On output, if doublequote is False and no escapechar is set, Error is raised if a quotechar is found in a field.

Dialect.escapechar

A one-character string used by the writer to escape the delimiter if quoting is set to QUOTE_NONE and the quotechar if doublequote is False. On reading, the escapechar removes any special meaning from the following character. It defaults to None, which disables escaping.

Dialect.lineterminator

The string used to terminate lines produced by the writer. It defaults to '\r\n'.

Note

The reader is hard-coded to recognise either '\r' or '\n' as end-of-line, and ignores lineterminator. This behavior may change in the future.

Dialect.quotechar

A one-character string used to quote fields containing special characters, such as the delimiter or quotechar, or which contain new-line characters. It defaults to '"'.

Dialect.quoting

Controls when quotes should be generated by the writer and recognised by the reader. It can take on any of the QUOTE_* constants (see section Module Contents) and defaults to QUOTE_MINIMAL.

Dialect.skipinitialspace

When True, whitespace immediately following the delimiter is ignored. The default is False.

Dialect.strict

When True, raise exception Error on bad CSV input. The default is False.

14.1.3. Reader Objects

Reader objects (DictReader instances and objects returned by the reader() function) have the following public methods:

csvreader.__next__()

Return the next row of the reader’s iterable object as a list, parsed according to the current dialect. Usually you should call this as next(reader).

Reader objects have the following public attributes:

csvreader.dialect

A read-only description of the dialect in use by the parser.

csvreader.line_num

The number of lines read from the source iterator. This is not the same as the number of records returned, as records can span multiple lines.

DictReader objects have the following public attribute:

csvreader.fieldnames

If not passed as a parameter when creating the object, this attribute is initialized upon first access or when the first record is read from the file.

14.1.4. Writer Objects

Writer objects (DictWriter instances and objects returned by the writer() function) have the following public methods. A row must be a sequence of strings or numbers for Writer objects and a dictionary mapping fieldnames to strings or numbers (by passing them through str() first) for DictWriter objects. Note that complex numbers are written out surrounded by parens. This may cause some problems for other programs which read CSV files (assuming they support complex numbers at all).

csvwriter.writerow(row)

Write the row parameter to the writer’s file object, formatted according to the current dialect.

csvwriter.writerows(rows)

Write all the rows parameters (a list of row objects as described above) to the writer’s file object, formatted according to the current dialect.

Writer objects have the following public attribute:

csvwriter.dialect

A read-only description of the dialect in use by the writer.

DictWriter objects have the following public method:

DictWriter.writeheader()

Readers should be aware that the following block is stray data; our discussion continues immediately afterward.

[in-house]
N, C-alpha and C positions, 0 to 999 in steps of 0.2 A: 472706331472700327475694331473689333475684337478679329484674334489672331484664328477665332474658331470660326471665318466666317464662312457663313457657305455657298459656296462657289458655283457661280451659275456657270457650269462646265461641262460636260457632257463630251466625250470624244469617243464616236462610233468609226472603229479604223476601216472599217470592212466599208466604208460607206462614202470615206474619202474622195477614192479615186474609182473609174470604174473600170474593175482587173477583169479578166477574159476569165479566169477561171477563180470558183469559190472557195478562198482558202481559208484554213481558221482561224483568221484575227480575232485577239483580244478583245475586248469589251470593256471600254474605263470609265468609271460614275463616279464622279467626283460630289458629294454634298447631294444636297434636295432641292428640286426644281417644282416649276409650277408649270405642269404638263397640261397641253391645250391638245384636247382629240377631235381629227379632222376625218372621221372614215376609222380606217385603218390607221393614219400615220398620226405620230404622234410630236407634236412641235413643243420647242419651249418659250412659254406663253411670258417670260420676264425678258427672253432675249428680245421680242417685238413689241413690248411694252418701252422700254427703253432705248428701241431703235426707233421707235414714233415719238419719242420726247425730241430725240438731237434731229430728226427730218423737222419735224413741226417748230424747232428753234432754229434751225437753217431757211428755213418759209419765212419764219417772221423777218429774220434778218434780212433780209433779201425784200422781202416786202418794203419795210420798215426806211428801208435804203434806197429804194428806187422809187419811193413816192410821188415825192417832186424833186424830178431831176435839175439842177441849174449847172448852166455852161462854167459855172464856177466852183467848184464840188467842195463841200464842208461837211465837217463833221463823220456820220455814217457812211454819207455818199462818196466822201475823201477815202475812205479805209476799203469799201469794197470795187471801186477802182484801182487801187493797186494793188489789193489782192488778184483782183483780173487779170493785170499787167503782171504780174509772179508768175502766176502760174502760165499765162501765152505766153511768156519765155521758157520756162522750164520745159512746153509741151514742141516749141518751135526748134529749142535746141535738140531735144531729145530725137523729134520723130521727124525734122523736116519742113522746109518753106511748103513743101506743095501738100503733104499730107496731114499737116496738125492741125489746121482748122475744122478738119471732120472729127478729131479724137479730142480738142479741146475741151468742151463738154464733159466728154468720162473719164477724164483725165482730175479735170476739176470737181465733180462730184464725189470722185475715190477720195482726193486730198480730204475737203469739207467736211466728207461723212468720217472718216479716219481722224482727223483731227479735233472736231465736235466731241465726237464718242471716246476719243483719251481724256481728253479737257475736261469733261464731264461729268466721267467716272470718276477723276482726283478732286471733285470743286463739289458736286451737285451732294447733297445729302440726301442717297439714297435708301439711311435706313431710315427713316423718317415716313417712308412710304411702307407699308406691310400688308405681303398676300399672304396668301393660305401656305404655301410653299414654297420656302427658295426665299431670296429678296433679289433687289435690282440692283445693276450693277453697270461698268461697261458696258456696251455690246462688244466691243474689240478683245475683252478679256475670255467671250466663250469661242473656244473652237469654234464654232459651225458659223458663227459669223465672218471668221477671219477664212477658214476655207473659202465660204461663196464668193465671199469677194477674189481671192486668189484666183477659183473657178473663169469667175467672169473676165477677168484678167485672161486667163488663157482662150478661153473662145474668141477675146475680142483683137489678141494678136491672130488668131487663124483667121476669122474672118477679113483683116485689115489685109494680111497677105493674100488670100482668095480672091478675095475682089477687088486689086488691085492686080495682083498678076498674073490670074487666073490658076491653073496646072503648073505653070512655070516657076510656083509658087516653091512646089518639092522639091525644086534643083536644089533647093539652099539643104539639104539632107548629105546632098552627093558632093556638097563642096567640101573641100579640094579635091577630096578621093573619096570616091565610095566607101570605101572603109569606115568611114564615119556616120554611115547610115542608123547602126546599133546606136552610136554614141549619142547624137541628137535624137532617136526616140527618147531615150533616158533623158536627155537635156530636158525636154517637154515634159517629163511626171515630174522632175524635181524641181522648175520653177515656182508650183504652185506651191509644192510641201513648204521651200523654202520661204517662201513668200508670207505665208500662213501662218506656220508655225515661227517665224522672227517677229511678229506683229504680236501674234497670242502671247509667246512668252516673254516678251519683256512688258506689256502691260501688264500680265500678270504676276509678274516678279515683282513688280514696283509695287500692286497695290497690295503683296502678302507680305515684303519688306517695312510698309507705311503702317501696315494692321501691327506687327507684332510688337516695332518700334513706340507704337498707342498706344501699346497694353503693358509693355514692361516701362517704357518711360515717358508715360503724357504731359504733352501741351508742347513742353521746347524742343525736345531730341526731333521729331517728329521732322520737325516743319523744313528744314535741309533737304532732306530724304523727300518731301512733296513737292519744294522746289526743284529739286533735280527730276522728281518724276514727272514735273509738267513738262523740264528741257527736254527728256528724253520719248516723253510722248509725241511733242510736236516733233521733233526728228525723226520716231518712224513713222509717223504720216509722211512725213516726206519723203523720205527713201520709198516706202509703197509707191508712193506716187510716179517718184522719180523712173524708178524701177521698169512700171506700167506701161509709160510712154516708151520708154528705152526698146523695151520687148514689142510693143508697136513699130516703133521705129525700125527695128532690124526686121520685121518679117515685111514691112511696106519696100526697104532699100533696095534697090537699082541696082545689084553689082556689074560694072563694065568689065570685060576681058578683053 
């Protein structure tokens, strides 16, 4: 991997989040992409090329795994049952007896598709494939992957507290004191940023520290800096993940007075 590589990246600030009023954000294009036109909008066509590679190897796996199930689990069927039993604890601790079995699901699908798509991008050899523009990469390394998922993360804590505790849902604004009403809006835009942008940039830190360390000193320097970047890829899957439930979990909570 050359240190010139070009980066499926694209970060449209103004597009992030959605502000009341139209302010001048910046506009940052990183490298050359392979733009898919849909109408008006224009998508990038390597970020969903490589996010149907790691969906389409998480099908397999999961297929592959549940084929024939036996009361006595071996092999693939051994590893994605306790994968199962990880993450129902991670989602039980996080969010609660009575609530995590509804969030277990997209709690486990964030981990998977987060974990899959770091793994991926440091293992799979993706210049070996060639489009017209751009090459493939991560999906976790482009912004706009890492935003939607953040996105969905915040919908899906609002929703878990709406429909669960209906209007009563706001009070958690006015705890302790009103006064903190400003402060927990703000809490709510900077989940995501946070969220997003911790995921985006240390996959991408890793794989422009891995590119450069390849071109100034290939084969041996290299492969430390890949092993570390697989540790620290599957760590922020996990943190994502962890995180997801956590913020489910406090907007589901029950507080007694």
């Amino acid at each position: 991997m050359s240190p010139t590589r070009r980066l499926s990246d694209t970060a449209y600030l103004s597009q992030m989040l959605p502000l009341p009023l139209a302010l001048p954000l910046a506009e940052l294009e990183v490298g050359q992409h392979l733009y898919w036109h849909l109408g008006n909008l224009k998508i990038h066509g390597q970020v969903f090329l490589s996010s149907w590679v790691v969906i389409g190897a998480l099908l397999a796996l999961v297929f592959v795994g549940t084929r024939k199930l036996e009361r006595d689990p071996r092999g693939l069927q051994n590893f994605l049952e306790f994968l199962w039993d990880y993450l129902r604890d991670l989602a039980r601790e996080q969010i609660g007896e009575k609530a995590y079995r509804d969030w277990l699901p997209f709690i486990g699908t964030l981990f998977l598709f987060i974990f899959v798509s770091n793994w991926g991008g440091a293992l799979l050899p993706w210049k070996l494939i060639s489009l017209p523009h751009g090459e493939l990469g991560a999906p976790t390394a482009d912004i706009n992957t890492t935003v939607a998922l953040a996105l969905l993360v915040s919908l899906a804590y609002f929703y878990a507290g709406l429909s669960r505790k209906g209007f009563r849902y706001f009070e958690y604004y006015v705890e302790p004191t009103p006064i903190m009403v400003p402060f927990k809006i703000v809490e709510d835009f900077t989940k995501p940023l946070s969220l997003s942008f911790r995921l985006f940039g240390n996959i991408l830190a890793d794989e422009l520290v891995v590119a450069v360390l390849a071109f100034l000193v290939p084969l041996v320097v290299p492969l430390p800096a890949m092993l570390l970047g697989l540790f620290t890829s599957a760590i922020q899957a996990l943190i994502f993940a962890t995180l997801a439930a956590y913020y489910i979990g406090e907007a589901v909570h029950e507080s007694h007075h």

Write a row with the field names (as specified in the constructor).

New in version 3.2.

14.1.5. Examples

The simplest example of reading a CSV file:

import csv
with open('some.csv', newline='') as f:
    reader = csv.reader(f)
    for row in reader:
        print(row)

Reading a file with an alternate format:

import csv
with open('passwd', newline='') as f:
    reader = csv.reader(f, delimiter=':', quoting=csv.QUOTE_NONE)
    for row in reader:
        print(row)

The corresponding simplest possible writing example is:

import csv
with open('some.csv', 'w', newline='') as f:
    writer = csv.writer(f)
    writer.writerows(someiterable)

Since open() is used to open a CSV file for reading, the file will by default be decoded into unicode using the system default encoding (see locale.getpreferredencoding()). To decode a file using a different encoding, use the encoding argument of open:

import csv
with open('some.csv', newline='', encoding='utf-8') as f:
    reader = csv.reader(f)
    for row in reader:
        print(row)

The same applies to writing in something other than the system default encoding: specify the encoding argument when opening the output file.

Registering a new dialect:

import csv
csv.register_dialect('unixpwd', delimiter=':', quoting=csv.QUOTE_NONE)
with open('passwd', newline='') as f:
    reader = csv.reader(f, 'unixpwd')

A slightly more advanced use of the reader — catching and reporting errors:

import csv, sys
filename = 'some.csv'
with open(filename, newline='') as f:
    reader = csv.reader(f)
    try:
        for row in reader:
            print(row)
    except csv.Error as e:
        sys.exit('file {}, line {}: {}'.format(filename, reader.line_num, e))

And while the module doesn’t directly support parsing strings, it can easily be done:

import csv
for row in csv.reader(['one,two,three']):
    print(row)

Footnotes

[1](1, 2) If newline='' is not specified, newlines embedded inside quoted fields will not be interpreted correctly, and on platforms that use \r\n linendings on write an extra \r will be added. It should always be safe to specify newline='', since the csv module does its own (universal) newline handling.